Native American Church

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Native American Church

Native American Church, Native American religious group whose beliefs blend fundamentalist Christian elements with pan–Native American moral principles. The movement began among the Kiowa about 1890 and, led by John Wilson (Big Moon), soon spread to other tribes. The sacramental food of the group was peyote, a hallucinogenic cactus, and the members came to be known as peyotists. In 1918, peyotists from a number of tribes incorporated their movement as the Native American Church. In 1940 the church was declared illegal by the Navajo Tribal Council, which saw it as a threat to Navajo culture and to Christianized Navajos. The church flourished underground, however, until 1967, when the tribe reversed its decision. By 1996, the church had 250,000 members in the United States, Mexico, and Canada.
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Native American Church

(religion, spiritualism, and occult)

In one sense, the Native American Church began in 1918, when James Mooney, an anthropologist from the Smithsonian Institution, testified before congressional hearings held concerning the issue of sacramental use of peyote by indigenous people in the American Southwest. As a result of those meetings, he advised members of various Oklahoma tribes to obtain a legal charter to protect their rights as an organized religion. The Native American Church was incorporated that very year.

But incorporation just expresses the official legal definition of when a religion begins. To better understand what the church is all about, we have to go back about ten thousand years to discover the first use of peyote.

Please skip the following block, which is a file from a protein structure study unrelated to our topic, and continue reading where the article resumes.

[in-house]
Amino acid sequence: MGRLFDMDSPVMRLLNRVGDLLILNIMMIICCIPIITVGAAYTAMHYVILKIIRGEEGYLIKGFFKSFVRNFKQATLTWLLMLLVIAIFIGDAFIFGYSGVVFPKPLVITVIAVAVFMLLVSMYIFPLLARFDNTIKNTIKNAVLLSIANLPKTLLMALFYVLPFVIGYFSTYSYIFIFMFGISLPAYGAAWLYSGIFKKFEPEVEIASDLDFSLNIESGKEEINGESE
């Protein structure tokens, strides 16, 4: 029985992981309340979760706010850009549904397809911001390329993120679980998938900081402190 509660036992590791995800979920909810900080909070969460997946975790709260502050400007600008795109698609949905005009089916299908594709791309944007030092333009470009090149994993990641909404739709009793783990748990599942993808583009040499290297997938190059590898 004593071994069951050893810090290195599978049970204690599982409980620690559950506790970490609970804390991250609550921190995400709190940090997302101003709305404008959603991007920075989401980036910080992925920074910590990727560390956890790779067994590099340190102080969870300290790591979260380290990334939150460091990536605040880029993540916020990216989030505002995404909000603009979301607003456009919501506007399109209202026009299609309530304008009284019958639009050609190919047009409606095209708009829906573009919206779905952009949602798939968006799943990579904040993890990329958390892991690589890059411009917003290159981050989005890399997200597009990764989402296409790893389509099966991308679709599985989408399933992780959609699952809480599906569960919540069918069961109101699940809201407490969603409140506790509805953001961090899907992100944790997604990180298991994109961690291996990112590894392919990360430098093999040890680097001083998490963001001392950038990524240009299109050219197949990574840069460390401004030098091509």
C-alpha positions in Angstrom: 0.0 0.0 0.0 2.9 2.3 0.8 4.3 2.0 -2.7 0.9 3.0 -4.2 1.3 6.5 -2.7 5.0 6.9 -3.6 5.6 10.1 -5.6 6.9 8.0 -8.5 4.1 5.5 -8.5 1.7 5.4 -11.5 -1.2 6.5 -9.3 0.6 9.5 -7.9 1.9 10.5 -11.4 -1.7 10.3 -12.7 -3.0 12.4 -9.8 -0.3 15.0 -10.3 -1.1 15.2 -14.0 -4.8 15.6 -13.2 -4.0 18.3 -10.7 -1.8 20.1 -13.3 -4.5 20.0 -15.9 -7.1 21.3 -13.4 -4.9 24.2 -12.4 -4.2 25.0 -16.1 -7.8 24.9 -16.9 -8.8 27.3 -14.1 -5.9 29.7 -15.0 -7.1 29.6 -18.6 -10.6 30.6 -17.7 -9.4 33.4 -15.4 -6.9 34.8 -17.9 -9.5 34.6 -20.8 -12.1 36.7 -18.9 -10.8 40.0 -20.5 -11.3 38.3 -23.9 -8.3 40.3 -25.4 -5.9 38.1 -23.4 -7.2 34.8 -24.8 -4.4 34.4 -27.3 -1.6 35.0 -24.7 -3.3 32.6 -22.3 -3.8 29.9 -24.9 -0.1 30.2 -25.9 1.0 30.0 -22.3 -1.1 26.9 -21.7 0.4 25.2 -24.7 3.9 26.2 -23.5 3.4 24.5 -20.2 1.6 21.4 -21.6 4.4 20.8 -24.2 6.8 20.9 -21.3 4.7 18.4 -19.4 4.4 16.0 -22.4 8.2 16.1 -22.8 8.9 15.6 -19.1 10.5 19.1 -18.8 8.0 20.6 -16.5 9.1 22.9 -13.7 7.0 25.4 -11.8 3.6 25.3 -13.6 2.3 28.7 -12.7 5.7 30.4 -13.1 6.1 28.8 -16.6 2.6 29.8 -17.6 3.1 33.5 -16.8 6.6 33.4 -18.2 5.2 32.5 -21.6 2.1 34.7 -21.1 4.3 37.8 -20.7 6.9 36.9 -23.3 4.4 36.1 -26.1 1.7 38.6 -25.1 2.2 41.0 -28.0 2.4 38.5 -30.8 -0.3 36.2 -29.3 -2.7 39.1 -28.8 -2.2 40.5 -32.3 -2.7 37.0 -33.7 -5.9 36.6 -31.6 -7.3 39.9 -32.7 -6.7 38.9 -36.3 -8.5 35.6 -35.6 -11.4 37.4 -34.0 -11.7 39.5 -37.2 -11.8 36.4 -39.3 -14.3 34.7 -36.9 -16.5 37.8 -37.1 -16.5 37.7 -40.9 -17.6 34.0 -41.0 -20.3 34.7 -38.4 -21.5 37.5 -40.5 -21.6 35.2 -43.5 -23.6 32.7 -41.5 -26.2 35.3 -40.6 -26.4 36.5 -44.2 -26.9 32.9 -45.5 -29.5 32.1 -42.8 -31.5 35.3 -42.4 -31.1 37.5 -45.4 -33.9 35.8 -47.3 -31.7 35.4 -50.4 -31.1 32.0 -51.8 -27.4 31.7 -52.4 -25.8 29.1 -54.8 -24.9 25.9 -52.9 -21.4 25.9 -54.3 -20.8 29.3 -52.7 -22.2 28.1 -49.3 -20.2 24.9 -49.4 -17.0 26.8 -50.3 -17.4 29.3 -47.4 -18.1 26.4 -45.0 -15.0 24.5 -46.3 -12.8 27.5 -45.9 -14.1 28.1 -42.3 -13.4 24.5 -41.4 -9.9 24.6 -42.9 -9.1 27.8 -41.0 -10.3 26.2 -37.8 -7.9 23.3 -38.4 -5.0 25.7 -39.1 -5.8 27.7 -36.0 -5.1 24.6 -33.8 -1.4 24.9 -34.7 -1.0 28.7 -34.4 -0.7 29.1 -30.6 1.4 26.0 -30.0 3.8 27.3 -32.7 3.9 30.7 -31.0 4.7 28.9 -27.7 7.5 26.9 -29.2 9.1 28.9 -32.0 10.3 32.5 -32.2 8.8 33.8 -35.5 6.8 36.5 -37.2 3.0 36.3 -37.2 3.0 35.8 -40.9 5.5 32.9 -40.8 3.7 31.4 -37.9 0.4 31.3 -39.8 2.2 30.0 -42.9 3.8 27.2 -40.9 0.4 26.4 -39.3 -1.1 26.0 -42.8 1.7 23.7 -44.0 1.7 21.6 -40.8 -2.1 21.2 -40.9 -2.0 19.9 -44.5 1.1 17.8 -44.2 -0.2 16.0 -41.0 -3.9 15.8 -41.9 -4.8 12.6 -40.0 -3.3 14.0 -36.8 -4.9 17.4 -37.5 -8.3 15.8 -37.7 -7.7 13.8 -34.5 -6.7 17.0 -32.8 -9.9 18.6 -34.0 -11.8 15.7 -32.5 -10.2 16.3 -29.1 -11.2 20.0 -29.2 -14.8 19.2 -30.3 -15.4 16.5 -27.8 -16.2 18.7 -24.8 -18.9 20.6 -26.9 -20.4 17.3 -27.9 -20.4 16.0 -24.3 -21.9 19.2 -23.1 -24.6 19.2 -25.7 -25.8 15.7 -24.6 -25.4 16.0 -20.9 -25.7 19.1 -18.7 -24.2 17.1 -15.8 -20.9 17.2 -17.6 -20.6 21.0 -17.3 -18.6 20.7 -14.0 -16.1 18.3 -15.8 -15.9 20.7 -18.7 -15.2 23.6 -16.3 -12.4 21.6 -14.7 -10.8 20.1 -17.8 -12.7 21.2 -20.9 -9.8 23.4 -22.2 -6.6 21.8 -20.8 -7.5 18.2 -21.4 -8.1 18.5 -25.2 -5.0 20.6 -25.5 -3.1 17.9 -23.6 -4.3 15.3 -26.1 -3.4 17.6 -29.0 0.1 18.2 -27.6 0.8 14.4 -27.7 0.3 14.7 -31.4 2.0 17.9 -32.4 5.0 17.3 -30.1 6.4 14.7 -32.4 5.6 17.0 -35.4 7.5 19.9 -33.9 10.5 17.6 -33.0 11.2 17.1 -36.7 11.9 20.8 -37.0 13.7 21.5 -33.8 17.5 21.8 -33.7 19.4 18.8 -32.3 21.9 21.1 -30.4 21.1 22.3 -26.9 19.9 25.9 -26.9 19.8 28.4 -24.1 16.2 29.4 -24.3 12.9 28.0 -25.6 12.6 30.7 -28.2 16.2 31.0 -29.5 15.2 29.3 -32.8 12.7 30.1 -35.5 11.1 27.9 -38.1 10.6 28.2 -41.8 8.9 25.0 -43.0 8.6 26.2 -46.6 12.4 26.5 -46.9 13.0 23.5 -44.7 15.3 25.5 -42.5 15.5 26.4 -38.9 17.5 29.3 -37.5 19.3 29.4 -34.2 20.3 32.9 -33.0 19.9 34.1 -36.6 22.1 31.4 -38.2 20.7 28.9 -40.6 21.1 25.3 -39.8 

Peyote is often called a mushroom, but it is actually a small, spineless cactus native to the American Southwest. Chances are it began to attract attention as soon as the first hunter-gatherers discovered that brewing it in a tea or chewing very small amounts produced an altered way of thinking that seemed to place the user in a heightened spiritual state. Peyote cactus buttons found in ancient human-occupied caves have been carbon-dated back as far as seven thousand years. The Huichol Indians of Mexico were making peyote-collecting pilgrimages into southern Texas by at least 200 BCE as part of a religious quest.

Some people view peyote simply as a hallucinogenic used by people who want to "get high" while using religion as their justification. Timothy Leary's reputation in the 1960s certainly gave that impression to folks in suburbia. But a careful study of the history of peyote use reveals a deeply sacramental ritual hedged in by religious rules and regulations going way back into ancient times. Some of these customs, adapted and filtered through Christian symbolism, have been rediscovered by the Native American Church, which now boasts some eighty chapters comprising members of at least seventy Native American nations.

Every state west of the Mississippi has at least one chapter, and the total membership of the church is estimated to be about 250,000 people. Much of the church's worship centers around singing, accompanied by small drums and gourd rattles. The singing is usually in a native language and dialect, but sometimes phrases like "Jesus is the Savior" will be heard in English. At these meetings, it is explained that peyote is a gift from God, a sacrament that not only places minds otherwise cluttered with cultural baggage and "busyness" into a spiritual state, but also counters cravings for alcohol and relieves day-to-day tensions. It is believed to cure various illnesses, many of them induced through the anxiety of poverty and hopelessness that has for so long been a fact of reservation life.